Developments towards a one world government

Main article: One-world government

Quotations

  • There are four distinct dimensions of globalism: economic, military, environmental — and social. [1]
  • Globalization implies neither equity — nor homogenization. In fact, it is equally likely to amplify differences — or at least make people more aware of them. [ibid]
  • On the United Nations: Large majorities approve of strengthening the United Nations by giving it the power to have its own standing peacekeeping force, regulate the international arms trade and investigate human rights abuses. [2]

Alternate definition

Although today the term "globalism" is usually used to describe the liberal "one world" view, there exists a second, lesser-known definition.

The earliest known academic use of the term "globalism" occurred in 1943 in The War for Man’s Soul, a book written by Ernst Jäckh, a professor at Columbia University who had fled Germany following the rise of Adolf Hitler. In his book, Jäckh uses the term "globalism" to describe not a liberal "one world" view, but rather Hitler's aspirations for world domination:

"Hitler … reaches out for the sun itself. He has set out to conquer the world to make the globe a German possession! He aims at more than military or economic and political conquest. He has embarked on a “holy war” as the God-sent leader of a “chosen people” bred not for imperialism but for globalism—his world without end."[12]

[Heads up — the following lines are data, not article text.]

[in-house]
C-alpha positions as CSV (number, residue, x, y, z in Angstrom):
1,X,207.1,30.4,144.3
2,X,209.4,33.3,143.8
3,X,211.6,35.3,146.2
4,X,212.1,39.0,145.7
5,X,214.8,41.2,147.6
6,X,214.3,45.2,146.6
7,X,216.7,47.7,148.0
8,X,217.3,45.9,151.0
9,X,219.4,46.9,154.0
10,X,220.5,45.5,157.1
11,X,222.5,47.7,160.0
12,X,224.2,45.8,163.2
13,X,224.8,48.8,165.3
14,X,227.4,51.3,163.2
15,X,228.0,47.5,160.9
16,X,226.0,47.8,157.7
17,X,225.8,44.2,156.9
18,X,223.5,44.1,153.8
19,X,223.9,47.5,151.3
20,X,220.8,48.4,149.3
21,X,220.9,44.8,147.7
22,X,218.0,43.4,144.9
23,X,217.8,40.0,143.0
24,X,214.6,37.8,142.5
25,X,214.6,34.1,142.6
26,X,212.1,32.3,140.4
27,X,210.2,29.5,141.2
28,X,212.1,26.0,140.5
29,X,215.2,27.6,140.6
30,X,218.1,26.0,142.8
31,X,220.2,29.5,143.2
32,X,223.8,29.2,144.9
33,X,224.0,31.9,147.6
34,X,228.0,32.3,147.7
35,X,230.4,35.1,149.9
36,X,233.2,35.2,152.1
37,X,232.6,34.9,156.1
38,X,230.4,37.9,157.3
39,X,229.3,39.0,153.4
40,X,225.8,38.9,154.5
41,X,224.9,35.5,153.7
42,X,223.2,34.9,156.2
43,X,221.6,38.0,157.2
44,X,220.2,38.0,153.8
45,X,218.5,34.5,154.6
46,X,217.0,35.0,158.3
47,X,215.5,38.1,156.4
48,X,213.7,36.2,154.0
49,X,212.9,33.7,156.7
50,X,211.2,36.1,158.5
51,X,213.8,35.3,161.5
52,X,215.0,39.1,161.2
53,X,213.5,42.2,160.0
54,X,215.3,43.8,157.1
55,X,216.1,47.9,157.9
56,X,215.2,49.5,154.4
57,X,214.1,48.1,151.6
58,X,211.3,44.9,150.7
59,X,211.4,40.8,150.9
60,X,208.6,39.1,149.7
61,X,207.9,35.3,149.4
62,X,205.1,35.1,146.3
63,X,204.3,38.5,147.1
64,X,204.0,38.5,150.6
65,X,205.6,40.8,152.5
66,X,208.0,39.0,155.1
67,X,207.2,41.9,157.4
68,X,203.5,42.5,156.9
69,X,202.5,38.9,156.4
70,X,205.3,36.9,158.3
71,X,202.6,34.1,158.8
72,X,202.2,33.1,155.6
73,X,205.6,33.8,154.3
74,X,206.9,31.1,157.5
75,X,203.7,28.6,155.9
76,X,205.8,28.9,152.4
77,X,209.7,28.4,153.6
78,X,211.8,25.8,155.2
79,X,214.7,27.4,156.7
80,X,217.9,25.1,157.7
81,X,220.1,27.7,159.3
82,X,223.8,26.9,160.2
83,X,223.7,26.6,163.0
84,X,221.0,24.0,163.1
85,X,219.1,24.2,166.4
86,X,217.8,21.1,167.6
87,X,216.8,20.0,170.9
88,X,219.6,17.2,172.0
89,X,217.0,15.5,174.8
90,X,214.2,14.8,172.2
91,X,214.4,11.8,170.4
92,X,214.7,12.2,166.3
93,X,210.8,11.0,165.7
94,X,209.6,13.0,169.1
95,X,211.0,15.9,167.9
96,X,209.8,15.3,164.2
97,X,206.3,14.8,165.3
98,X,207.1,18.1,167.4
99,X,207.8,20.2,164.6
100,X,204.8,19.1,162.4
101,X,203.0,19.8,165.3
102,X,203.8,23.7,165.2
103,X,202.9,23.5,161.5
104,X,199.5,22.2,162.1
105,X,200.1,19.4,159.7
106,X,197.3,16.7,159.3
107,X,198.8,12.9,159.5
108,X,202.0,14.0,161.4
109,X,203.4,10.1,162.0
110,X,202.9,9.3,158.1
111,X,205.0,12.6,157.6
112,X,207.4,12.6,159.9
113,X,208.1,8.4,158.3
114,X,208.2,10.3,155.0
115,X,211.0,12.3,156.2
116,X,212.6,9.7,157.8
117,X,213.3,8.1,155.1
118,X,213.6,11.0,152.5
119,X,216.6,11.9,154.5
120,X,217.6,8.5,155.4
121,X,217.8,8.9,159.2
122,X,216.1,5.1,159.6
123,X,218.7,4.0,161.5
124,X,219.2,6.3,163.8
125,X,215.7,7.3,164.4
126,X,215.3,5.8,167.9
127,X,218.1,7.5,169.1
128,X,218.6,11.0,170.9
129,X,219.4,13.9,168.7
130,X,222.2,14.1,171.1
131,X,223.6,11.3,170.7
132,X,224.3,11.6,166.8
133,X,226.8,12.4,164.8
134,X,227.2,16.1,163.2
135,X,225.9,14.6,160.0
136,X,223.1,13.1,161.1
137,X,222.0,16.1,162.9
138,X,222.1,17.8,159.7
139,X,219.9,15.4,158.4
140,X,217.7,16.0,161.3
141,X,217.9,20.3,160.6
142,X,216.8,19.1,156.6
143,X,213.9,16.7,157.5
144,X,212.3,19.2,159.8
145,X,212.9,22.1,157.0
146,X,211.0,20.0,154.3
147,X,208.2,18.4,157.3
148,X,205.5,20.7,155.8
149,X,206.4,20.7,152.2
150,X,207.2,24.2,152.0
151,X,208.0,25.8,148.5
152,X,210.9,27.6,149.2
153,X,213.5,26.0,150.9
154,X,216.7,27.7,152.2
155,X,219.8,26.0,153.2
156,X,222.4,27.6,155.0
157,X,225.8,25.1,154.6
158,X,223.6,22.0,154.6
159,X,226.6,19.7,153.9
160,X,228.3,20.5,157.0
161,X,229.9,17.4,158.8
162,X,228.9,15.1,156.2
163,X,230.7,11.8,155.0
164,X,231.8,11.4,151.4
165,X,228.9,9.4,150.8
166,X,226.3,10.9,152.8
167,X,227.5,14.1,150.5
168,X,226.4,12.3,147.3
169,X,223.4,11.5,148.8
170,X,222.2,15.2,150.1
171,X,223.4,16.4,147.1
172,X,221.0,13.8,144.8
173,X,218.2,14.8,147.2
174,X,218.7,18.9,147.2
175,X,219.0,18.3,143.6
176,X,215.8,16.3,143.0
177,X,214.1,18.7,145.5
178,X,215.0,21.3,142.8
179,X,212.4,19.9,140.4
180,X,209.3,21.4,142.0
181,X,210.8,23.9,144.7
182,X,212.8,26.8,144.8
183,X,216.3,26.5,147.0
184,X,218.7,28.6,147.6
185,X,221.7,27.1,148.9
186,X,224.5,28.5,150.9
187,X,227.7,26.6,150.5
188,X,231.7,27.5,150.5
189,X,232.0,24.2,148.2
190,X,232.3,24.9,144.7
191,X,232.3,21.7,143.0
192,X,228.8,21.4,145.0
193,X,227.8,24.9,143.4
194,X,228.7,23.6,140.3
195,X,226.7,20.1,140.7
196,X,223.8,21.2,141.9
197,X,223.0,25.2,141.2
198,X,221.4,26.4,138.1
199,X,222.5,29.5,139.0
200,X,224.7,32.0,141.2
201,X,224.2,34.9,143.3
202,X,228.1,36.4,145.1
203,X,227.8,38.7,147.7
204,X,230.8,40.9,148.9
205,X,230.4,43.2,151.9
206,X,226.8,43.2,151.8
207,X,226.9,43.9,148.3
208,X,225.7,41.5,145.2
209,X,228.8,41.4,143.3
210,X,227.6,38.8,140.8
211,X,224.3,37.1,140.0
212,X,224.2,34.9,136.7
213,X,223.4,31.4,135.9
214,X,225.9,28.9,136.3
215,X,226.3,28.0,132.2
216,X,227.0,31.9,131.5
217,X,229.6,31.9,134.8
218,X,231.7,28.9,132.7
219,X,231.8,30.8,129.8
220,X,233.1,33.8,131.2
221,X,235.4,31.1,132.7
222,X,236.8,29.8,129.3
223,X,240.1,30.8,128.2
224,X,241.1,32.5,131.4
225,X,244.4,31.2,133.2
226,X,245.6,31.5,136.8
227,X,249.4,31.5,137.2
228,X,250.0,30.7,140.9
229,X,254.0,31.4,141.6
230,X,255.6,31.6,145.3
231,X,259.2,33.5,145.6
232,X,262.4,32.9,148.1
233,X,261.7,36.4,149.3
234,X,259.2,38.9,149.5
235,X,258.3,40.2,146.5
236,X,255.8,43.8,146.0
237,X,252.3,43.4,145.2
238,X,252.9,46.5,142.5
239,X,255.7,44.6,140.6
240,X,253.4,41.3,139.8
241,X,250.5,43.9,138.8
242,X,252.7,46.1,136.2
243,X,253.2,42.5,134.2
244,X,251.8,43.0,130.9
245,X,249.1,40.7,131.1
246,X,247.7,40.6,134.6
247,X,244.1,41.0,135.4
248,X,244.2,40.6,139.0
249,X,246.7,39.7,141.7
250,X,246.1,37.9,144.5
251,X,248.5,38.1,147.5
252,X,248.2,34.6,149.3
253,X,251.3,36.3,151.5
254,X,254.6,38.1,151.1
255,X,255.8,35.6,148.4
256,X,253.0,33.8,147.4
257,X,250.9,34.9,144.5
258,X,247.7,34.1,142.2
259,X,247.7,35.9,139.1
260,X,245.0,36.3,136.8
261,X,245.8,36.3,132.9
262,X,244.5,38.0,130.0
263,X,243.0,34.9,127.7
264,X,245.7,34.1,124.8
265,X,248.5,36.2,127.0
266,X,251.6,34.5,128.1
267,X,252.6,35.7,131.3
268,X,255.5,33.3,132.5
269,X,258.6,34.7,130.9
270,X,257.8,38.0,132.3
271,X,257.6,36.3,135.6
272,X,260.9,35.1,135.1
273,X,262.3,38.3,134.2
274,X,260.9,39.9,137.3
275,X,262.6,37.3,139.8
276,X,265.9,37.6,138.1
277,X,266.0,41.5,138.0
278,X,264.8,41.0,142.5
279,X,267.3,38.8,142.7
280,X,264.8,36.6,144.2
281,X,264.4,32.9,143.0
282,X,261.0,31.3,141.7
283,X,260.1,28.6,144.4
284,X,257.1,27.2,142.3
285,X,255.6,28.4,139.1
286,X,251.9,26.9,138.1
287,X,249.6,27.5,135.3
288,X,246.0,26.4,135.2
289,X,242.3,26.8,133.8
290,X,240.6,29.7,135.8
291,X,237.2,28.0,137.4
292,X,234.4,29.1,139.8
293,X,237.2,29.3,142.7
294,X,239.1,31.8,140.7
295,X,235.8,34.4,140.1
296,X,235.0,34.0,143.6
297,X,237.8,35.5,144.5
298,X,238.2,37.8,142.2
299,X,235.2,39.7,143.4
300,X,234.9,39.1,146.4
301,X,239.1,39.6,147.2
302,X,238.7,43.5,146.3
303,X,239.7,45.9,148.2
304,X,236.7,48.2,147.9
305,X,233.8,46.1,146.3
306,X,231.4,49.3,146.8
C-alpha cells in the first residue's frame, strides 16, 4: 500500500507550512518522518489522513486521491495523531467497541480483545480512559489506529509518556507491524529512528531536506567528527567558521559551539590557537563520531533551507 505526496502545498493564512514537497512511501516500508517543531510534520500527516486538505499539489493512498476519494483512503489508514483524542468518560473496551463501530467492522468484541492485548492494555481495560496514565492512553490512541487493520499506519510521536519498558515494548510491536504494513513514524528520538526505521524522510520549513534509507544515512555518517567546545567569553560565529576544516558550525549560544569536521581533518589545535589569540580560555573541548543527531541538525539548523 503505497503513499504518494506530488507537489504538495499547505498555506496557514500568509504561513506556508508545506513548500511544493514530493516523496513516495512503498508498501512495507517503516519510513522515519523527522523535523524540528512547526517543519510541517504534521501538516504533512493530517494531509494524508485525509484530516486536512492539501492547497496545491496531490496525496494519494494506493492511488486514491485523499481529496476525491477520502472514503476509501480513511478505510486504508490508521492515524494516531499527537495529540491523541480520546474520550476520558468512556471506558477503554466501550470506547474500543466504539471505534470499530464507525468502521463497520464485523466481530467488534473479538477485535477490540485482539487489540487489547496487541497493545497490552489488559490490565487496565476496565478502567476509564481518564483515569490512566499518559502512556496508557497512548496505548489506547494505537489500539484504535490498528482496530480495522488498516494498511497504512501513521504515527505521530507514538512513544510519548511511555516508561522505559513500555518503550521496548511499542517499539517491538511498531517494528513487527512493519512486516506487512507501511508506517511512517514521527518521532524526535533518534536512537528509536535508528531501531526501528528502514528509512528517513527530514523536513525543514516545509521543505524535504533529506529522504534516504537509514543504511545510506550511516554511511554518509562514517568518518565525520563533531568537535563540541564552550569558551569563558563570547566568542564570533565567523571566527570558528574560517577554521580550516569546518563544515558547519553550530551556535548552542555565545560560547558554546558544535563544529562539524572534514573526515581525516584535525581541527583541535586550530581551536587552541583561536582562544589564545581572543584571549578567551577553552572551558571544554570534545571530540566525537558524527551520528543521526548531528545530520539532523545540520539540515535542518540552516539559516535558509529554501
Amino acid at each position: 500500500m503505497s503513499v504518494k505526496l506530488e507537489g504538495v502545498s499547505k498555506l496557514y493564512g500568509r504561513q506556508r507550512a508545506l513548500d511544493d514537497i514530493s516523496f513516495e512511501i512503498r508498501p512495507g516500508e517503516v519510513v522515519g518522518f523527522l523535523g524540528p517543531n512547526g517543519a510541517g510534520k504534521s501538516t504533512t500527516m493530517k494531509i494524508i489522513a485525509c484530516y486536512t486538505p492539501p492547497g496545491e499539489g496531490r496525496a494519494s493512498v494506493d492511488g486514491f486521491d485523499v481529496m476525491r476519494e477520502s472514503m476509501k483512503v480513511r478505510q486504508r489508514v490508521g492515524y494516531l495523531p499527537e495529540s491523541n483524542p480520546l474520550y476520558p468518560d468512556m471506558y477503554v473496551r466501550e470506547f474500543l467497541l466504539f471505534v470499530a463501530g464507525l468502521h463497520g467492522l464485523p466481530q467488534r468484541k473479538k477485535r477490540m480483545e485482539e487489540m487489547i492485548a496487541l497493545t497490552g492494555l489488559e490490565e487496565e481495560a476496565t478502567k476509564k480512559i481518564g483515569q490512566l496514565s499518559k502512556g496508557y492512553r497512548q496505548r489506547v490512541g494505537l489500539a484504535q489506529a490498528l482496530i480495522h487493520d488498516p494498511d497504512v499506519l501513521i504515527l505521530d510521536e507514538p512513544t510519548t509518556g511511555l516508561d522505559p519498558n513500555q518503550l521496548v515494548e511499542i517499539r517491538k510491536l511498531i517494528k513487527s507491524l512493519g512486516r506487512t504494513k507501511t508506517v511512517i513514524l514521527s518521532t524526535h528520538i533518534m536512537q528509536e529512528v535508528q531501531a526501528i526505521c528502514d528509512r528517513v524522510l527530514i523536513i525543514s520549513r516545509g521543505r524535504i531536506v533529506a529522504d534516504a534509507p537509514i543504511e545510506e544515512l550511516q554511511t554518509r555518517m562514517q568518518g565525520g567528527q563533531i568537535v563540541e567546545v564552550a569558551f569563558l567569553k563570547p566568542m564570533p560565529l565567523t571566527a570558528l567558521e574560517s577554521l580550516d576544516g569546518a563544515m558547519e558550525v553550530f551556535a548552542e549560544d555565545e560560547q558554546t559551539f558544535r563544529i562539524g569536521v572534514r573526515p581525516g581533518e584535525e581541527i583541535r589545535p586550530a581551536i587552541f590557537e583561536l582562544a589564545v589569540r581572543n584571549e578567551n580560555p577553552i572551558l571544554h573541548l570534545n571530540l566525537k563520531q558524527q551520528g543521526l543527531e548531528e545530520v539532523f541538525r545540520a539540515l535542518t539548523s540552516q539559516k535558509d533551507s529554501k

This definition has been used (and perhaps abused) by political scientists who view globalism solely in terms of geopolitics instead of political ideology and economics. For example, National Globalist political scientist Alexander Dugin has used the term to describe what he perceives as American hegemony in terms of politics, economics, and military; and has defended entities normally associated with globalism such as the European Union, Islamism, and China as being in fact victims and potential allies against globalism.[13]

See also

External links

Sites critical of the U.N. and globalism

Further reading on the topic matter

Further reading

  • Jagdish Bhagwati, In Defense of Globalization (2004)

References